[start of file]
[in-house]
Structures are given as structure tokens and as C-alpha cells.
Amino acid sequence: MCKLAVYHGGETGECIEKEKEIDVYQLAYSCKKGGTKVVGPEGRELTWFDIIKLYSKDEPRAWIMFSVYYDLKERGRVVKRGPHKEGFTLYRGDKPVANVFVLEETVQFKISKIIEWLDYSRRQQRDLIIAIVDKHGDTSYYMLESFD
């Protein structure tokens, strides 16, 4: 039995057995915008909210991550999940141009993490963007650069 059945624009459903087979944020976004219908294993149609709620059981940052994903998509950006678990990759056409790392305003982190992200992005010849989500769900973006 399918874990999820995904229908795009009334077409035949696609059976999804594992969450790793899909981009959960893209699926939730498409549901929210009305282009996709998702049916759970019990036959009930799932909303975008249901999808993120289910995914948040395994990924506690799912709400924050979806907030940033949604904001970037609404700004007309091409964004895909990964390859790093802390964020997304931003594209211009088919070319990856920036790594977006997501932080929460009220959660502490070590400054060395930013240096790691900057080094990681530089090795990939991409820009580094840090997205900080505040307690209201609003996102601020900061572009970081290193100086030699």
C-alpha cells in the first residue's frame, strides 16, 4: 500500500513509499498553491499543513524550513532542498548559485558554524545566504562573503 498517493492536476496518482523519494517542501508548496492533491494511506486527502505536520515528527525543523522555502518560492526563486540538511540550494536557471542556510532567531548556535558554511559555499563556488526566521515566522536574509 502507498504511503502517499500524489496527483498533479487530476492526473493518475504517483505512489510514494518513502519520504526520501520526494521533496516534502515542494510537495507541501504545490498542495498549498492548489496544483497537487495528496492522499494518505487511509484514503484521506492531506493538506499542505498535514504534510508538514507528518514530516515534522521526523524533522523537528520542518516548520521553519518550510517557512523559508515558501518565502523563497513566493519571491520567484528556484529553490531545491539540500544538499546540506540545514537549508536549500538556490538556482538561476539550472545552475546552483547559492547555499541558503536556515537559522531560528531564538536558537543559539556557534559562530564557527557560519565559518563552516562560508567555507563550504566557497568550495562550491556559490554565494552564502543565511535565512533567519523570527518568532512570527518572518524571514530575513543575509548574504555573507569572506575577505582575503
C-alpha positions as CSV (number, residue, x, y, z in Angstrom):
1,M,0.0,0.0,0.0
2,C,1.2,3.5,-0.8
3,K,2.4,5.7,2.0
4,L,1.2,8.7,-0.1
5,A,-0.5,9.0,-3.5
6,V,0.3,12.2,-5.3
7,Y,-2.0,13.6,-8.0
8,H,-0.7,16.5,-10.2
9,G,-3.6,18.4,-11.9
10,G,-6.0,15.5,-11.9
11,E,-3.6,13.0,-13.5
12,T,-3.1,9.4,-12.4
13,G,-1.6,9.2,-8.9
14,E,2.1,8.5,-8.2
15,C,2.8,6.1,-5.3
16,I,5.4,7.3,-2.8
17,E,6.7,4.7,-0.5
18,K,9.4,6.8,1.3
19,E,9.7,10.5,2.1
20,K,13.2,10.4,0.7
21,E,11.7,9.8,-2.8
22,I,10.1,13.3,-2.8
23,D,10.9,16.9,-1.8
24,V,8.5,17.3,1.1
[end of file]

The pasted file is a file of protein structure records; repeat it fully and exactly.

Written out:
[in-house]
Structures are given as structure tokens and as C-alpha cells.
Amino acid sequence: MCKLAVYHGGETGECIEKEKEIDVYQLAYSCKKGGTKVVGPEGRELTWFDIIKLYSKDEPRAWIMFSVYYDLKERGRVVKRGPHKEGFTLYRGDKPVANVFVLEETVQFKISKIIEWLDYSRRQQRDLIIAIVDKHGDTSYYMLESFD
């Protein structure tokens, strides 16, 4: 039995057995915008909210991550999940141009993490963007650069 059945624009459903087979944020976004219908294993149609709620059981940052994903998509950006678990990759056409790392305003982190992200992005010849989500769900973006 399918874990999820995904229908795009009334077409035949696609059976999804594992969450790793899909981009959960893209699926939730498409549901929210009305282009996709998702049916759970019990036959009930799932909303975008249901999808993120289910995914948040395994990924506690799912709400924050979806907030940033949604904001970037609404700004007309091409964004895909990964390859790093802390964020997304931003594209211009088919070319990856920036790594977006997501932080929460009220959660502490070590400054060395930013240096790691900057080094990681530089090795990939991409820009580094840090997205900080505040307690209201609003996102601020900061572009970081290193100086030699």
C-alpha cells in the first residue's frame, strides 16, 4: 500500500513509499498553491499543513524550513532542498548559485558554524545566504562573503 498517493492536476496518482523519494517542501508548496492533491494511506486527502505536520515528527525543523522555502518560492526563486540538511540550494536557471542556510532567531548556535558554511559555499563556488526566521515566522536574509 502507498504511503502517499500524489496527483498533479487530476492526473493518475504517483505512489510514494518513502519520504526520501520526494521533496516534502515542494510537495507541501504545490498542495498549498492548489496544483497537487495528496492522499494518505487511509484514503484521506492531506493538506499542505498535514504534510508538514507528518514530516515534522521526523524533522523537528520542518516548520521553519518550510517557512523559508515558501518565502523563497513566493519571491520567484528556484529553490531545491539540500544538499546540506540545514537549508536549500538556490538556482538561476539550472545552475546552483547559492547555499541558503536556515537559522531560528531564538536558537543559539556557534559562530564557527557560519565559518563552516562560508567555507563550504566557497568550495562550491556559490554565494552564502543565511535565512533567519523570527518568532512570527518572518524571514530575513543575509548574504555573507569572506575577505582575503
C-alpha positions as CSV (number, residue, x, y, z in Angstrom):
1,M,0.0,0.0,0.0
2,C,1.2,3.5,-0.8
3,K,2.4,5.7,2.0
4,L,1.2,8.7,-0.1
5,A,-0.5,9.0,-3.5
6,V,0.3,12.2,-5.3
7,Y,-2.0,13.6,-8.0
8,H,-0.7,16.5,-10.2
9,G,-3.6,18.4,-11.9
10,G,-6.0,15.5,-11.9
11,E,-3.6,13.0,-13.5
12,T,-3.1,9.4,-12.4
13,G,-1.6,9.2,-8.9
14,E,2.1,8.5,-8.2
15,C,2.8,6.1,-5.3
16,I,5.4,7.3,-2.8
17,E,6.7,4.7,-0.5
18,K,9.4,6.8,1.3
19,E,9.7,10.5,2.1
20,K,13.2,10.4,0.7
21,E,11.7,9.8,-2.8
22,I,10.1,13.3,-2.8
23,D,10.9,16.9,-1.8
24,V,8.5,17.3,1.1